Here’s Joshua Stewart, Associate Director of the Manta Trust, telling us about a unique new way to study wildlife behavior:
Wonderful bit of insight there!
So there you have it folks. Tick off the fact that you now have a solid knowledge base about one of our planet’s most precious natural wonders.
Where do we fit in?
It’s easy to read an article like this and just sigh with a little contentment. It’s a great feeling to realize there are special people out there working on the front lines to make the world a little better place. But we can have a hand in helping change the world too!
It’s easy to read an article like this and just sigh with a little contentment. It’s a great feeling to realize there are special people out there working on the front lines to make the world a little better place. But we can have a hand
in helping change the world too!
It all counts. Every single action taken adds up to creating change.
If the wonders in today’s article have inspired you, get involved. If you have kids, get them involved. You can follow these people regularly (their websites and FaceBook pages are great!!) You can help them by lobbying for change. Become an ambassador for them in your community, do a fundraiser, and even travel to help them do research!
Organizations that are as good as these have many ways for you to plug into the momentum they are generating. Check out the websites at the Manta Trust and WildAid and see where you might help. I’m sure they would love to hear from you!
Stay open, curious and optimistic!
~ Dr. Lynda
Just discovering us here at Ever Widening Circles?
Since launching this website in October 2015, we have found the most amazing response to this ad-free project. Turns out people from all around the world were ready for some fact-checked and carefully cited “good news”. News without the biases of a particular political or marketing angle.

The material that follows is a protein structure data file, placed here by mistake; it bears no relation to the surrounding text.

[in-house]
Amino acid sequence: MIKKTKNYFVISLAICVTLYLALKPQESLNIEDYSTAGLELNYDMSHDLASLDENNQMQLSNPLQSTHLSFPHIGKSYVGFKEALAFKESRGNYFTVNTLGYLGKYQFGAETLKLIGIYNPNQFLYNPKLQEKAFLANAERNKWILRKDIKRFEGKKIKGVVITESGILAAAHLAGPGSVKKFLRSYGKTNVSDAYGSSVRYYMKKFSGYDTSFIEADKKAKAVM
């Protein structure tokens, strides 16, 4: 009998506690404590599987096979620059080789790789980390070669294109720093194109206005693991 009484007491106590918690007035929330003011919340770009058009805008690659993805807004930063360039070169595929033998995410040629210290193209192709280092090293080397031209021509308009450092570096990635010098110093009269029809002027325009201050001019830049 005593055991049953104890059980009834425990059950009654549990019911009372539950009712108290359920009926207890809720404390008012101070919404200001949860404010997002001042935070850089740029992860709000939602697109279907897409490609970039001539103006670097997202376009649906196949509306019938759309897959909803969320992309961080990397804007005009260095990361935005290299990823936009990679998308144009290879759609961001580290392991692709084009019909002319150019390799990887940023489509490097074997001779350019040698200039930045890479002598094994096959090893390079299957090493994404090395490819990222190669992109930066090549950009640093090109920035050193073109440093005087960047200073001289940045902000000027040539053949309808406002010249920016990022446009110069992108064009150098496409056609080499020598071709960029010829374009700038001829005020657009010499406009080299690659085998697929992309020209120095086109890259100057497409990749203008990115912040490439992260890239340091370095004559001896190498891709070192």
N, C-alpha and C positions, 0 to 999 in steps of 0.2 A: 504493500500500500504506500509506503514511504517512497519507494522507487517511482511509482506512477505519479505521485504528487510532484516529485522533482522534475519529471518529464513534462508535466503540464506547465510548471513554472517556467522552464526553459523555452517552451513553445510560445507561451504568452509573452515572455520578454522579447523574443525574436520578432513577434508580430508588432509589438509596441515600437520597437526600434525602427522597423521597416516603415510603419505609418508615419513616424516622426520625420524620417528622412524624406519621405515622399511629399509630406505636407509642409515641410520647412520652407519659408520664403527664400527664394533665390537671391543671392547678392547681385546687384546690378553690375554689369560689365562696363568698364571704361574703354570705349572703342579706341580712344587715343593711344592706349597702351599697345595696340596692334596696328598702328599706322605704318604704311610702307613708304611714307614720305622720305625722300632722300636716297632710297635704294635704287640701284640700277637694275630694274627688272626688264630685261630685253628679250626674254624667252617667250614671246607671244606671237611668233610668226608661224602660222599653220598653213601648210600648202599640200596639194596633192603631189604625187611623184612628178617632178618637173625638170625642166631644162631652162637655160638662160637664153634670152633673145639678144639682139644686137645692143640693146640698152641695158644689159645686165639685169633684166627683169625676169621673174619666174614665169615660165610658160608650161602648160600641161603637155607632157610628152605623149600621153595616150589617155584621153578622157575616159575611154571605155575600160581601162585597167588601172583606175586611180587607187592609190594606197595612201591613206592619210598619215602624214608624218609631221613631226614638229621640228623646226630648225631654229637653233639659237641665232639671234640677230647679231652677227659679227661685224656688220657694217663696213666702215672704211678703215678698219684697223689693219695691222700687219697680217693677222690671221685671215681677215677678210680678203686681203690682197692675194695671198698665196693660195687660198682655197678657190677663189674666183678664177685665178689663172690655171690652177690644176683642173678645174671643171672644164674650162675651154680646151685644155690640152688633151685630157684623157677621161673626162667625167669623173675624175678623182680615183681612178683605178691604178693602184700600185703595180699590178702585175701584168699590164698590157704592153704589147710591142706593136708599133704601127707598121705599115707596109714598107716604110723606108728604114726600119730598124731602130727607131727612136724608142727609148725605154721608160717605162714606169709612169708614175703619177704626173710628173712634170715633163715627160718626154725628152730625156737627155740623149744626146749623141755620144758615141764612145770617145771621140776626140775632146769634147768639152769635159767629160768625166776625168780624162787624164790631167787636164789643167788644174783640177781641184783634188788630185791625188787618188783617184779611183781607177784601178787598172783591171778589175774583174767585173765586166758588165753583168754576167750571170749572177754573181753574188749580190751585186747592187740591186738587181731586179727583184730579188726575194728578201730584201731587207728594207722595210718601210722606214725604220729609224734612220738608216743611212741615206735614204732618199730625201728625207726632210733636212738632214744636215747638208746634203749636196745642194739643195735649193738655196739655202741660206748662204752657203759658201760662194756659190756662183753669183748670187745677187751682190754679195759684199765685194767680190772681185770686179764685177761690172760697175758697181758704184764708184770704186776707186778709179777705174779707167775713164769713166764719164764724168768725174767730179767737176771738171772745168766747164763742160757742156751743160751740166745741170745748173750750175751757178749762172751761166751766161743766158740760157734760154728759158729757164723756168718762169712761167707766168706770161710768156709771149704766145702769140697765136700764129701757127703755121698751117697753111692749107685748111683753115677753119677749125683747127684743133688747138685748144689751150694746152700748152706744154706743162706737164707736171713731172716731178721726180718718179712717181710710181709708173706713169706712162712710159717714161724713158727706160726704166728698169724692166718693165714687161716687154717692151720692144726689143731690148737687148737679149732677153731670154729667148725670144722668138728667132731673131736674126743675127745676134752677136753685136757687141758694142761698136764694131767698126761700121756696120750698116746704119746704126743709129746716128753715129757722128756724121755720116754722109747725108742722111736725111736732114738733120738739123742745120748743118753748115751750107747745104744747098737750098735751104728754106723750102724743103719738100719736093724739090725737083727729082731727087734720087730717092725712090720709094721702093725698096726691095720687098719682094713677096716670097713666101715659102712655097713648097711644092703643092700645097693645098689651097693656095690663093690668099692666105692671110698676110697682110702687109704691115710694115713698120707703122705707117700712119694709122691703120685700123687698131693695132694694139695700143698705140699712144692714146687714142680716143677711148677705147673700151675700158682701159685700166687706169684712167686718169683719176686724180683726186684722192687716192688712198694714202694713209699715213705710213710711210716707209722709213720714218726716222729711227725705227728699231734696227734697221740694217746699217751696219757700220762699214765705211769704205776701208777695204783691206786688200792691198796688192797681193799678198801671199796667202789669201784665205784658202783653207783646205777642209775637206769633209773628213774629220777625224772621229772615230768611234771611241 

If you’d like to look into our back-story, you’ll find we are just two ordinary people who had the right skills and experiences to bring a movement like EWC to life, and now we are encouraging hopeful people to join us. You can write for us, help us edit, send us links to great article ideas, or help us with our photography. The list goes on and on!
Scroll down to see amazing articles like the one you just read, or head to our homepage to check out our latest articles, circles, and archives! Even better, subscribe below to receive the latest from EWC right to your inbox!
- “The Secret World of Manta and Mobula Rays.” YouTube. Manta Trust, 21 Jan. 2014. Web. 12 Feb. 2017. <https://www.youtube.com/watch?v=uX37fOdOM6g>. ↩
- “Feeding Frenzy: Manta Rays in the Maldives | National Geographic.” YouTube. National Geographic, 06 July 2009. Web. 12 Feb. 2017. <https://www.youtube.com/watch?v=yihoIvUBDM4>. ↩
- “Project Manta – An Amazing Encounter.” YouTube. Manta Trust, 18 Mar. 2012. Web. 12 Feb. 2017. <https://www.youtube.com/watch?v=z7MYDtfSWjs>. ↩
- “These Giant Manta Rays Just Want to Hang Out | Expedition Raw.” YouTube. National Geographic, 08 Sept. 2016. Web. 12 Feb. 2017. <https://www.youtube.com/watch?v=FQe8KnYqQ1w>. ↩